Shaikh Al-Albaanee was asked the following question in a recorded talk: “We would like more details on the definition of a jilbaab, since you have stated that your view on the jilbaab is that it is a garment that covers the body from the head to the feet. However, we have come across a rather large difference of opinion in the language books concerning this. Amongst the linguists are those who say it is a large gown, while others say it is a khimaar. And others hold the same view you mentioned, Shaikh. So we would like a further elaboration, may Allaah reward you, as well as which one is the strongest opinion.”

The Shaikh responded to the questioner: “I’m sorry but I’m having difficulty understanding the part where you said that some people hold the jilbaab to be the khimaar. What is the khimaar that you are referring to when you say that they consider it to be the jilbaab? This is because it is well-known that the khimaar is a head-covering and not an ample garment that covers a woman’s entire body from her head to her feet. So who is it that claims that the jilbaab is a khimaar from what you know, according to what I mentioned? This is truly a very strange thing. Who said this?!”

The questioner said: “This is mentioned in the book Lisaan-ul-‘Arab, where it states that such a definition for it is held by some people.”

The Shaikh said: “It states that the jilbaab is a khimaar?”

The questioner said: “Yes.”

So the Shaikh replied: “It is not possible to say this because as you know there are two ayahs in the Qur’aan – one ayah that orders women to wear the jilbaab while the other orders them to put on the khimaar. It is not possible to say that both ayahs contain a repetition of the same meaning, thus the jilbaab would be the khimaar, while the khimaar would be the jilbaab. Rather, both of these terms – the jillbaab and the khimaar – have their own respective meanings that are distinct from one another.

You know, for example, that when a woman is at home and she gets up to pray her obligatory prayers, for the most part, she is normally at home with her hair uncovered. So she just places her khimaar over her head. The Prophet (sallAllaahu ‘alayhi wa sallam) said: ‘Allaah does not accept the prayer of a mature woman unless she has a khimaar.’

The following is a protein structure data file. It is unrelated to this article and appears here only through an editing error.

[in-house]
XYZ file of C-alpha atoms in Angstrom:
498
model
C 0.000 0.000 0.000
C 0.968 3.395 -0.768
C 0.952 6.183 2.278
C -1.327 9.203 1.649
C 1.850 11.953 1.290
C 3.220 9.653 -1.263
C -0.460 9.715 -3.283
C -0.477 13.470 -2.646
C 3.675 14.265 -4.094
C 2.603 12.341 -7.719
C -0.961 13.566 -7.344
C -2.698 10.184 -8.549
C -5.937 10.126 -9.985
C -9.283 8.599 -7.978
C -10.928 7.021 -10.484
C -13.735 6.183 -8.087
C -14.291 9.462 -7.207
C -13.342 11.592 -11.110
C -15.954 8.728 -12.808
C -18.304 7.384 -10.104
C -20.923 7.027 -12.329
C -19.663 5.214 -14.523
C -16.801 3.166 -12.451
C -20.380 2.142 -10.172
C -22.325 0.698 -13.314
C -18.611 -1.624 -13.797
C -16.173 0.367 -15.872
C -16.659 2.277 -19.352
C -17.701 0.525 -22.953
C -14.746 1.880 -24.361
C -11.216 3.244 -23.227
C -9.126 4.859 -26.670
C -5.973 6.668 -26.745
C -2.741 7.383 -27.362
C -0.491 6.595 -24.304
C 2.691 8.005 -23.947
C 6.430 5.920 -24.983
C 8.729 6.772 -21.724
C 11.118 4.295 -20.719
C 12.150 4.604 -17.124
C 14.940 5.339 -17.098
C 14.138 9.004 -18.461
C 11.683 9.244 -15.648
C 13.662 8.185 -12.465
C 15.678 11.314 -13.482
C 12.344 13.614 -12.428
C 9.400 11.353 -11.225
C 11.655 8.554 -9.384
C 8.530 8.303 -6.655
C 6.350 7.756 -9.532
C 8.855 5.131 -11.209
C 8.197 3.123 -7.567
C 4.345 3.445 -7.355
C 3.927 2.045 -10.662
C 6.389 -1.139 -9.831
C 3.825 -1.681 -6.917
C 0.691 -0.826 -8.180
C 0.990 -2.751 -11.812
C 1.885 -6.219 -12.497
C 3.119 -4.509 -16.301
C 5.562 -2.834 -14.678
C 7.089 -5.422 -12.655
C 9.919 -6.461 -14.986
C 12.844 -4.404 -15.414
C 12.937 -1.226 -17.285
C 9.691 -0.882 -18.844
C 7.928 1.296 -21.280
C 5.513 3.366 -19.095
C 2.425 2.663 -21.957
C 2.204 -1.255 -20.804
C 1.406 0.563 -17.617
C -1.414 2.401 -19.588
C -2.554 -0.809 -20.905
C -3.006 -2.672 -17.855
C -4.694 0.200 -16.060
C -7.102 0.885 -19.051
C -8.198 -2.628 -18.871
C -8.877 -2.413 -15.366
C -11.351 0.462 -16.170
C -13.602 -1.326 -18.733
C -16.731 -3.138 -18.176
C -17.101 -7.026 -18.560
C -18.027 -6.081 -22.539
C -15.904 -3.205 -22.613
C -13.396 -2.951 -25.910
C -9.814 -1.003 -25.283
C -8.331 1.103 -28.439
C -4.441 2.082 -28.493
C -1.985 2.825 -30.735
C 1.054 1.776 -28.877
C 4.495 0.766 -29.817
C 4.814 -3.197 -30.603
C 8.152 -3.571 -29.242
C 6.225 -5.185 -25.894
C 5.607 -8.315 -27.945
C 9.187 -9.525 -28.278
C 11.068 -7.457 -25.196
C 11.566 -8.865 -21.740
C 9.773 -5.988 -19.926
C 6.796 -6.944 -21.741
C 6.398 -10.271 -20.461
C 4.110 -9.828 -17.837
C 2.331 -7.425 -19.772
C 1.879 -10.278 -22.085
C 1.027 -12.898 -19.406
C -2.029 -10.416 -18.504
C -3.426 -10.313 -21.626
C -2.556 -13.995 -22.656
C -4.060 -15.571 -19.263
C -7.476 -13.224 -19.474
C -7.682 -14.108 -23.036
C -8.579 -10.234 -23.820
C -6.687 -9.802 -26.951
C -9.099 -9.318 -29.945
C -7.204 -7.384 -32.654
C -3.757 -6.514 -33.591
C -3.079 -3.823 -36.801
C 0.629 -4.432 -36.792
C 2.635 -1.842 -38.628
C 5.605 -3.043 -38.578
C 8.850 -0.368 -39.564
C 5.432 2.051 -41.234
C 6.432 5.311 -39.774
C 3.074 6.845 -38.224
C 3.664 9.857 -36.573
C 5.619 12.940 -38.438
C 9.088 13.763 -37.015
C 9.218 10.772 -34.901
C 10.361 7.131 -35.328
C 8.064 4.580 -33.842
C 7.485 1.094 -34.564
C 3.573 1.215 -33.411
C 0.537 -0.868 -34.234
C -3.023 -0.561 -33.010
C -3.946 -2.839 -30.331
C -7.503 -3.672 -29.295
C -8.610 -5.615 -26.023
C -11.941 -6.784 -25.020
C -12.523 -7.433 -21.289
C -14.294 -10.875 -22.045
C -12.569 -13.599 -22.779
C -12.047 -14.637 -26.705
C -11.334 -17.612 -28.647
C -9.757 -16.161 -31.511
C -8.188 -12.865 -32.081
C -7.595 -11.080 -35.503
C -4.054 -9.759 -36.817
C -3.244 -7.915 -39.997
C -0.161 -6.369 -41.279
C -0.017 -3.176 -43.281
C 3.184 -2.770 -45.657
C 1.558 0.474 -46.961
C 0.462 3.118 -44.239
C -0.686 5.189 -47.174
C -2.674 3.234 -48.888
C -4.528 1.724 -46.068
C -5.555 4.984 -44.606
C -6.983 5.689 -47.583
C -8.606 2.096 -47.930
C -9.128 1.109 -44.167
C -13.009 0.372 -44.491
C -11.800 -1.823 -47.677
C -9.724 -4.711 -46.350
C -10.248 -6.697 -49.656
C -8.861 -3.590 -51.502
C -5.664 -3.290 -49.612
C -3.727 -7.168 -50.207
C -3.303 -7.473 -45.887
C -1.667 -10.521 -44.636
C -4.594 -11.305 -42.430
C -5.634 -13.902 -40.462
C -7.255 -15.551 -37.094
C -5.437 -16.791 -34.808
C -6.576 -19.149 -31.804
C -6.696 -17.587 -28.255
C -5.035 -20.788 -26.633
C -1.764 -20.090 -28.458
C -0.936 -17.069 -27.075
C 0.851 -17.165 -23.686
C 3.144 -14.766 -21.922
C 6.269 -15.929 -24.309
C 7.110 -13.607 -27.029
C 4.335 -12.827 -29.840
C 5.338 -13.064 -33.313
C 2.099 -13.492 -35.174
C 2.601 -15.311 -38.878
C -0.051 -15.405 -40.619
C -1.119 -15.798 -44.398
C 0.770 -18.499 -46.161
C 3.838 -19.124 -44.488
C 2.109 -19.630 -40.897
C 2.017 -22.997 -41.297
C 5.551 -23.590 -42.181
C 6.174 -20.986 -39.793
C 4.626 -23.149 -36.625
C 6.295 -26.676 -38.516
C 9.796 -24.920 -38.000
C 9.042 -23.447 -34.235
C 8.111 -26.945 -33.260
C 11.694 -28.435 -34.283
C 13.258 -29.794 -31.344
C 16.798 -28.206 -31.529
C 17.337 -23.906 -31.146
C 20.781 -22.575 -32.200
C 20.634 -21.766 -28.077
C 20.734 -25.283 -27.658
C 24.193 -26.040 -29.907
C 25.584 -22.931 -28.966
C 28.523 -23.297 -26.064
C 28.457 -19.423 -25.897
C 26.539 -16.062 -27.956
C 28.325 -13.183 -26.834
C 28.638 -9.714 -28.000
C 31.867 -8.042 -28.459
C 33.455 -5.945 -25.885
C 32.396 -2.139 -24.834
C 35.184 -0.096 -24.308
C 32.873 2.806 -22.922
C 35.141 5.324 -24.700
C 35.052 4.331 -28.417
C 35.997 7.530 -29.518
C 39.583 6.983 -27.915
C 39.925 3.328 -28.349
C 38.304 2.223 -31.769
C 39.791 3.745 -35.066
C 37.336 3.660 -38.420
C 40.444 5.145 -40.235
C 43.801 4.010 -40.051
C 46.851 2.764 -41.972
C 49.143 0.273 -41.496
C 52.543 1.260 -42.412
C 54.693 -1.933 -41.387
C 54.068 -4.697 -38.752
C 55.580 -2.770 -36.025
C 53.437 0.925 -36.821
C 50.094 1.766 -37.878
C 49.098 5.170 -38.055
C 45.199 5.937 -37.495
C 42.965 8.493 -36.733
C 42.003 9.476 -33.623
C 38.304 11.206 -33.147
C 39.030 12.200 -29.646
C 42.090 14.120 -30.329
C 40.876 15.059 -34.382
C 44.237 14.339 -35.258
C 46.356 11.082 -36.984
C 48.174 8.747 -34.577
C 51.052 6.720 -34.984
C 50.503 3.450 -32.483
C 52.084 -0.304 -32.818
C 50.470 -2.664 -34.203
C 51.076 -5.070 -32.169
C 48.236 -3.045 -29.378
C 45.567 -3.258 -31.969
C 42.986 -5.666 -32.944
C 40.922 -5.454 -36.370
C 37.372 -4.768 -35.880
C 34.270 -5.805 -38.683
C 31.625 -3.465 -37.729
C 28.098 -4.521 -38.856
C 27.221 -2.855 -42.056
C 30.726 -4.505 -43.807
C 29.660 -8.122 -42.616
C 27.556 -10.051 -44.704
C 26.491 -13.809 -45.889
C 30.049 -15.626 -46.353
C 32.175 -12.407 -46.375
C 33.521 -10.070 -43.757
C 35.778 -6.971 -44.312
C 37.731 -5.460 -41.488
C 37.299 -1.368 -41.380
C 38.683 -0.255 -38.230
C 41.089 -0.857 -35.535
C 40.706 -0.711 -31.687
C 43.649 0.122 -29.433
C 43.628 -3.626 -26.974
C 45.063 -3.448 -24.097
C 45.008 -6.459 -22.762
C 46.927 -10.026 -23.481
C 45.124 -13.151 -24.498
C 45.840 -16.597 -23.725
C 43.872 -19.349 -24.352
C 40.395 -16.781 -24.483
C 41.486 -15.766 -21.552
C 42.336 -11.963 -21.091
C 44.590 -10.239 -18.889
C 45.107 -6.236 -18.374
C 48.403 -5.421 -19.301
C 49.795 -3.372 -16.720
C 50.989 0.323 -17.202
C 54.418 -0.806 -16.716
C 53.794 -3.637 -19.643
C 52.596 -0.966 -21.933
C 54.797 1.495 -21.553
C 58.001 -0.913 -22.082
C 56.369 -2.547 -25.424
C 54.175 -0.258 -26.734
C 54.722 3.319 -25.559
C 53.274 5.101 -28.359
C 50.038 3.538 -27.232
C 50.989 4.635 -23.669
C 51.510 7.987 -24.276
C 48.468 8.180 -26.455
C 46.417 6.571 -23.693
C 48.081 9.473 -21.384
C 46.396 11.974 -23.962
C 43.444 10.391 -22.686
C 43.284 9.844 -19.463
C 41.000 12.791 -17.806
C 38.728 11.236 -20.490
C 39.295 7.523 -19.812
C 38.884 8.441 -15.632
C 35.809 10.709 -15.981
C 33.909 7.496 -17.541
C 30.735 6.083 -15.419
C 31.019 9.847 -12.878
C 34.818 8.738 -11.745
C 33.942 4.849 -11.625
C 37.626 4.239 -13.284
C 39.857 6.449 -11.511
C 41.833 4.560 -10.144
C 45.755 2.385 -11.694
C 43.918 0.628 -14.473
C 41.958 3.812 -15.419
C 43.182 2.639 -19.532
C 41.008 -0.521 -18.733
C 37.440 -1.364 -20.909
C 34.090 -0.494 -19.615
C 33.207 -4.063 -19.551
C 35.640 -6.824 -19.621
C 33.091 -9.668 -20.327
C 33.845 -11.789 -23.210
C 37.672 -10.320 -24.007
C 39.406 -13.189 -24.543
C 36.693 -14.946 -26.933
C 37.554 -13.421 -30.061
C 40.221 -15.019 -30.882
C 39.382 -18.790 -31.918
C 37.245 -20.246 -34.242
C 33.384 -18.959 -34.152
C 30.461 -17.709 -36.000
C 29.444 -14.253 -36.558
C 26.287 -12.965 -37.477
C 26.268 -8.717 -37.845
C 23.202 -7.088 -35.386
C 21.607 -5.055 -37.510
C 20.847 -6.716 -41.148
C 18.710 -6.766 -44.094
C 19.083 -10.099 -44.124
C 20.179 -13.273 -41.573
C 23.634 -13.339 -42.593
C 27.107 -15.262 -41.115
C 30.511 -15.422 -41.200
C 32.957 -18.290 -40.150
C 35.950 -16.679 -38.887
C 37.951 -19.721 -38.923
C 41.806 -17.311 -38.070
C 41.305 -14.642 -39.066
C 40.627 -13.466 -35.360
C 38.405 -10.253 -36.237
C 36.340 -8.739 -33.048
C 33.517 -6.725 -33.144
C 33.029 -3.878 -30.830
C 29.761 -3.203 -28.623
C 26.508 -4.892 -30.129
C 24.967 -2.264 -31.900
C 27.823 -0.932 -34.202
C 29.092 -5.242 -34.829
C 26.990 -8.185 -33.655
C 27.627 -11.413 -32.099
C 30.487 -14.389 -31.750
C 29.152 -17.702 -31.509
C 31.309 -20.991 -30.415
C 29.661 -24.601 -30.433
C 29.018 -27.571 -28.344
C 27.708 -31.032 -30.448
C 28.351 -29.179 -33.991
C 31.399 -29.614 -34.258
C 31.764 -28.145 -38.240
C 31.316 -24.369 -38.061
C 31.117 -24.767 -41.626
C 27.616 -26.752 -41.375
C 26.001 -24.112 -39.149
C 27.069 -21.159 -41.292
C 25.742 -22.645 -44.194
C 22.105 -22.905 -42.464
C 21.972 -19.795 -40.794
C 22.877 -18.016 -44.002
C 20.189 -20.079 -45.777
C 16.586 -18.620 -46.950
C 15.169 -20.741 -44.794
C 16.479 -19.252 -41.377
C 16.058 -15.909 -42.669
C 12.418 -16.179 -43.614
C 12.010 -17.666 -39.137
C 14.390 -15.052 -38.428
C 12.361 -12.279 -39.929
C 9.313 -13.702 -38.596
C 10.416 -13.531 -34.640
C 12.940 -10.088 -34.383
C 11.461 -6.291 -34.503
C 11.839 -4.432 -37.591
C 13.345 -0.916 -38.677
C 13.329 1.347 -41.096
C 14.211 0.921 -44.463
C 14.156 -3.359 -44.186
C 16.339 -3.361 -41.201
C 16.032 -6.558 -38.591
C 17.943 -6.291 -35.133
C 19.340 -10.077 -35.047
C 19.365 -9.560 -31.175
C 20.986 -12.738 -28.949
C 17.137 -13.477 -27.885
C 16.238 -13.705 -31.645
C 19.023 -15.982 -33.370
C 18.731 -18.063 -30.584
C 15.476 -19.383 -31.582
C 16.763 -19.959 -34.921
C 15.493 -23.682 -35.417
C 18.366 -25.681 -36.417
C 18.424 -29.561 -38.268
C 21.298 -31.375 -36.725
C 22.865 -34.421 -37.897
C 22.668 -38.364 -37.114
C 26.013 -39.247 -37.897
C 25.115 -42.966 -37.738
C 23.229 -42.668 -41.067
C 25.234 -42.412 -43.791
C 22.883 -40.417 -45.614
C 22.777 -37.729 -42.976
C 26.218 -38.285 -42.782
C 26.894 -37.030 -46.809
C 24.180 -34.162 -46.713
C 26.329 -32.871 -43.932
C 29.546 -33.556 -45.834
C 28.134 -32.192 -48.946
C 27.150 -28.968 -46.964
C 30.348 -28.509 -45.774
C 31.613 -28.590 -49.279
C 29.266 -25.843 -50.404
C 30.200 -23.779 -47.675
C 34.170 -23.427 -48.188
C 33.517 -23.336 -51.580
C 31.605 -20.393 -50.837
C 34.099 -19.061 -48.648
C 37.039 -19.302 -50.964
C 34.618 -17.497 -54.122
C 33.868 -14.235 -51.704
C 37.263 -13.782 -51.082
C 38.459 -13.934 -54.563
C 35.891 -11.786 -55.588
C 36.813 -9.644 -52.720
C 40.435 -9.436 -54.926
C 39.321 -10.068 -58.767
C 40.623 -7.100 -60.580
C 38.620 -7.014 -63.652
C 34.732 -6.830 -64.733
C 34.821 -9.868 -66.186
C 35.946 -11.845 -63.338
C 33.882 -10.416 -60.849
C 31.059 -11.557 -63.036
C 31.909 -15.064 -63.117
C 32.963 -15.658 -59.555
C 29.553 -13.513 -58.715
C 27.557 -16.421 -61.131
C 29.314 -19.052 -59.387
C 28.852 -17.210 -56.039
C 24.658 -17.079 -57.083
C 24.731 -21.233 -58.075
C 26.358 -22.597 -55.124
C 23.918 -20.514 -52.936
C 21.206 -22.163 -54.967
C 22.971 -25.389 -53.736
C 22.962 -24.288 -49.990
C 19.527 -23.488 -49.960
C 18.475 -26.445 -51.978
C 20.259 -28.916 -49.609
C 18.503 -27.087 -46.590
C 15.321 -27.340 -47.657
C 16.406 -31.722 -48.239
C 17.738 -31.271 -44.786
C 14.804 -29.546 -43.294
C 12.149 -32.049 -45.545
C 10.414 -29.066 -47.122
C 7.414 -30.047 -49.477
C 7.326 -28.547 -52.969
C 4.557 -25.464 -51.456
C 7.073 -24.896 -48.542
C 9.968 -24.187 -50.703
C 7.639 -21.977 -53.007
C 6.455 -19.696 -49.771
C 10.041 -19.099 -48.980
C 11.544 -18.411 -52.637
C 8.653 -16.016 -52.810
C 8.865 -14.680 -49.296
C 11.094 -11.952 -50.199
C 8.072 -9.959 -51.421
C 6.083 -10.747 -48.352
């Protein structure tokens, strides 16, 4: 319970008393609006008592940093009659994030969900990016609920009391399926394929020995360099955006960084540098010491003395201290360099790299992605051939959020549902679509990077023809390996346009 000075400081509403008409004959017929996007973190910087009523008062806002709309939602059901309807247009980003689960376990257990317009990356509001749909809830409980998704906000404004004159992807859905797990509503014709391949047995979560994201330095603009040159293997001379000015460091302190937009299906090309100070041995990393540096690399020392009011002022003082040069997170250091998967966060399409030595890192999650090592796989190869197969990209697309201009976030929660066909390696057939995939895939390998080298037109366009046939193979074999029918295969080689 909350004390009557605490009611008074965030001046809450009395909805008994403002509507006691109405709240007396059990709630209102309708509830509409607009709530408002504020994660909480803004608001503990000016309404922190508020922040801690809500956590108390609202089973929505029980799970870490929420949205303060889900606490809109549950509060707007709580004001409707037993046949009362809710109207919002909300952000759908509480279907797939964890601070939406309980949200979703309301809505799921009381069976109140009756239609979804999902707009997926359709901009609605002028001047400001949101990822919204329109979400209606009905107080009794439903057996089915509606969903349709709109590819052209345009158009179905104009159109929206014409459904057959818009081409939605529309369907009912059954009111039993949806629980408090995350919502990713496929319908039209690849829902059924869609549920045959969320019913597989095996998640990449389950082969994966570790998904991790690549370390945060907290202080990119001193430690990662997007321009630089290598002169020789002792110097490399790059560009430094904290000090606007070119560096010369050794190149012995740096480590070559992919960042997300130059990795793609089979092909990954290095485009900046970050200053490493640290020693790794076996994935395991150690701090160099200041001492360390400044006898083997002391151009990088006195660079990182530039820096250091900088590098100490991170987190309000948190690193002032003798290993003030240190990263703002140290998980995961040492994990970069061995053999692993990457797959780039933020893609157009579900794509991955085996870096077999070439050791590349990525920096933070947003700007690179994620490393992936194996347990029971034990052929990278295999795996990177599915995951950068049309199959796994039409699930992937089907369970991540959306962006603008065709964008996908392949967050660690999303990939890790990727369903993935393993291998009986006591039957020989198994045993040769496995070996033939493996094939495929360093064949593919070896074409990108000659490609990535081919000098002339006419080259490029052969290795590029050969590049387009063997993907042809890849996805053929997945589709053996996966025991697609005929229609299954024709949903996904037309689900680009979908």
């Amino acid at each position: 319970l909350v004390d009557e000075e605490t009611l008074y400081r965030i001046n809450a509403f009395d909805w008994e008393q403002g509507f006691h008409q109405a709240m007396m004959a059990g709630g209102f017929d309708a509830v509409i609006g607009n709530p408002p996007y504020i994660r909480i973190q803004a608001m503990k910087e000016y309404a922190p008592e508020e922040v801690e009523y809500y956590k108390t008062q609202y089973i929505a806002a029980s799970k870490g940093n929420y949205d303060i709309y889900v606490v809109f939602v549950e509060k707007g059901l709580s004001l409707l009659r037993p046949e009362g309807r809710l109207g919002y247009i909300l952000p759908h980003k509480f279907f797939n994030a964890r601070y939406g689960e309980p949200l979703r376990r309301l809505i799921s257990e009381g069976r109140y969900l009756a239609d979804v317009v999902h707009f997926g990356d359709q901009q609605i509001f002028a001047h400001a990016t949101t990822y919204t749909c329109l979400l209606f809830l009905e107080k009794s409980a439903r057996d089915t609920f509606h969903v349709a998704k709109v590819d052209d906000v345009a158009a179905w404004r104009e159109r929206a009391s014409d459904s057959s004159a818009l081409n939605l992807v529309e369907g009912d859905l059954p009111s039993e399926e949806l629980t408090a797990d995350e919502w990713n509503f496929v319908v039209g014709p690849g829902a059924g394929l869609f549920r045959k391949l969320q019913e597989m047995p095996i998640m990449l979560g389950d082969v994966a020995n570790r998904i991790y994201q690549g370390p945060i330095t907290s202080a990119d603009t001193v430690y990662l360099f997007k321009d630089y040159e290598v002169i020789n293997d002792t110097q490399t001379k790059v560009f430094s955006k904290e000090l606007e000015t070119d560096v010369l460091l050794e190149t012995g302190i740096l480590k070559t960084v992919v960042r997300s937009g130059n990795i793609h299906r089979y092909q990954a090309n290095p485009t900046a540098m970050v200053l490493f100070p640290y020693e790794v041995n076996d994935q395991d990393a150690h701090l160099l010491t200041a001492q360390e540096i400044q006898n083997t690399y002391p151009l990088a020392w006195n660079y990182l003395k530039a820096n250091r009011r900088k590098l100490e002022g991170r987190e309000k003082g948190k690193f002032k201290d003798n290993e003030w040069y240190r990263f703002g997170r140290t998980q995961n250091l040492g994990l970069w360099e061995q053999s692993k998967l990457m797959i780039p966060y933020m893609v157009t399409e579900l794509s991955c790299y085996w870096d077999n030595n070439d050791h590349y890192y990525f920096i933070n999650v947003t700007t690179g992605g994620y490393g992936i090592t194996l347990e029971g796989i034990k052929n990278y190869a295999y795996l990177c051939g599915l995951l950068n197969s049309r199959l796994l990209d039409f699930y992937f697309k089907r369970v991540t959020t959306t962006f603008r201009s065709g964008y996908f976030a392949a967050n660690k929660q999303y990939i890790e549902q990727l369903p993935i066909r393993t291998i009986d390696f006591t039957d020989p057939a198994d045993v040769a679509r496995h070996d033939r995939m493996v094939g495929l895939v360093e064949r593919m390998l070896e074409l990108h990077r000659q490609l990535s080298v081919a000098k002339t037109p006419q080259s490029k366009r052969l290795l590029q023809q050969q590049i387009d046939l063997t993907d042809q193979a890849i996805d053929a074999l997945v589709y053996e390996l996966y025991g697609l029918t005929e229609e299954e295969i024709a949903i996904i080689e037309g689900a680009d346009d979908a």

What is meant here is not the jilbaab at all, but rather what is meant is the head-covering. From the evidences that indicate this is that the Prophet (sallAllaahu ‘alayhi wa sallam) ordered us to wipe over the turban or the khimaar or the socks.

My objective behind this hadeeth is to show that it indicates that the khimaar is a garment that both men and women – males and females – share in wearing.

It cannot be understood from this, for those who understand the Arabic language, that a man can place a jilbaab over himself! Rather, it means that he can place a khimaar (head-covering) over himself.

So it is permissible for a person that places a khimaar over his head to wipe over it (when performing ablution), regardless of whether it is a man or a woman. My objective behind this discussion is to firstly confirm the quote according to the Arabic language, and secondly if it is finally confirmed that the quote is indeed found in Lisaan-ul-‘Arab and that it states that the meaning of a jilbaab is held to be a khimaar, then it is sufficient proof, from what you quoted, that such a statement is weak because of the fact that the author said: ‘It is held to mean such and such.’ (i.e. uncertainty)

Furthermore, if we study the texts from the Book and the Sunnah, of which we already mentioned some of them, we would derive with certainty that the khimaar is not a jilbaab and nor is the jilbaab a khimaar.

In brief, a khimaar covers less that a jilbaab while a jilbaab has a more ample range in terms of the parts that it covers. Also, a jilbaab is specific for only women. They were the ones who were ordered to wear it and not men. But as for the khimaar, then that is a garment that both men and women share in wearing. Even though a man is not obligated to wear it, regardless, it is a garment that both men and women partake in wearing, just like a shirt. In the same manner that a man wears a shirt to cover his ‘awrah – which is different from the ‘awrah of a woman – so does a woman. But her ‘awrah is ampler than the ‘awrah of a man.